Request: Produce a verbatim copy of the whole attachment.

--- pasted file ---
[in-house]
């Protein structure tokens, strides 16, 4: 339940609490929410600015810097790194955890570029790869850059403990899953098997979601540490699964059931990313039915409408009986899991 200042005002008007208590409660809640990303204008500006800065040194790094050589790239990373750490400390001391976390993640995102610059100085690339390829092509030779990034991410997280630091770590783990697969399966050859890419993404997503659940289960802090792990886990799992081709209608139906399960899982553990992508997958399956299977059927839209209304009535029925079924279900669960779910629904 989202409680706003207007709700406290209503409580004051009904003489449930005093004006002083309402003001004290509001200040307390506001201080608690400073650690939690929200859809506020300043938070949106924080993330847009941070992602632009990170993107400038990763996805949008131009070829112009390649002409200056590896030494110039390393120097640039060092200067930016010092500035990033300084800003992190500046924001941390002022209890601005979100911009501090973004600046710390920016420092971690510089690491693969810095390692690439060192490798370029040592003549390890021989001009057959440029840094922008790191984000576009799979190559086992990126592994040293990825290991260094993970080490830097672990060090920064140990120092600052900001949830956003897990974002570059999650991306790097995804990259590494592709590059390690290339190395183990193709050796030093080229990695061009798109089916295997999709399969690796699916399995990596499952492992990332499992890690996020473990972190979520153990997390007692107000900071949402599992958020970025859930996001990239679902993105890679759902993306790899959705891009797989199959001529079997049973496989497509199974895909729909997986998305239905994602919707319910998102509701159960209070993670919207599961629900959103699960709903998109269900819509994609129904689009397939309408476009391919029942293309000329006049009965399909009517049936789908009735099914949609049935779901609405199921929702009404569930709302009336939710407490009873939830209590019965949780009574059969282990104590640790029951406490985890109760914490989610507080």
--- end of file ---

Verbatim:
[in-house]
């Protein structure tokens, strides 16, 4: 339940609490929410600015810097790194955890570029790869850059403990899953098997979601540490699964059931990313039915409408009986899991 200042005002008007208590409660809640990303204008500006800065040194790094050589790239990373750490400390001391976390993640995102610059100085690339390829092509030779990034991410997280630091770590783990697969399966050859890419993404997503659940289960802090792990886990799992081709209608139906399960899982553990992508997958399956299977059927839209209304009535029925079924279900669960779910629904 989202409680706003207007709700406290209503409580004051009904003489449930005093004006002083309402003001004290509001200040307390506001201080608690400073650690939690929200859809506020300043938070949106924080993330847009941070992602632009990170993107400038990763996805949008131009070829112009390649002409200056590896030494110039390393120097640039060092200067930016010092500035990033300084800003992190500046924001941390002022209890601005979100911009501090973004600046710390920016420092971690510089690491693969810095390692690439060192490798370029040592003549390890021989001009057959440029840094922008790191984000576009799979190559086992990126592994040293990825290991260094993970080490830097672990060090920064140990120092600052900001949830956003897990974002570059999650991306790097995804990259590494592709590059390690290339190395183990193709050796030093080229990695061009798109089916295997999709399969690796699916399995990596499952492992990332499992890690996020473990972190979520153990997390007692107000900071949402599992958020970025859930996001990239679902993105890679759902993306790899959705891009797989199959001529079997049973496989497509199974895909729909997986998305239905994602919707319910998102509701159960209070993670919207599961629900959103699960709903998109269900819509994609129904689009397939309408476009391919029942293309000329006049009965399909009517049936789908009735099914949609049935779901609405199921929702009404569930709302009336939710407490009873939830209590019965949780009574059969282990104590640790029951406490985890109760914490989610507080």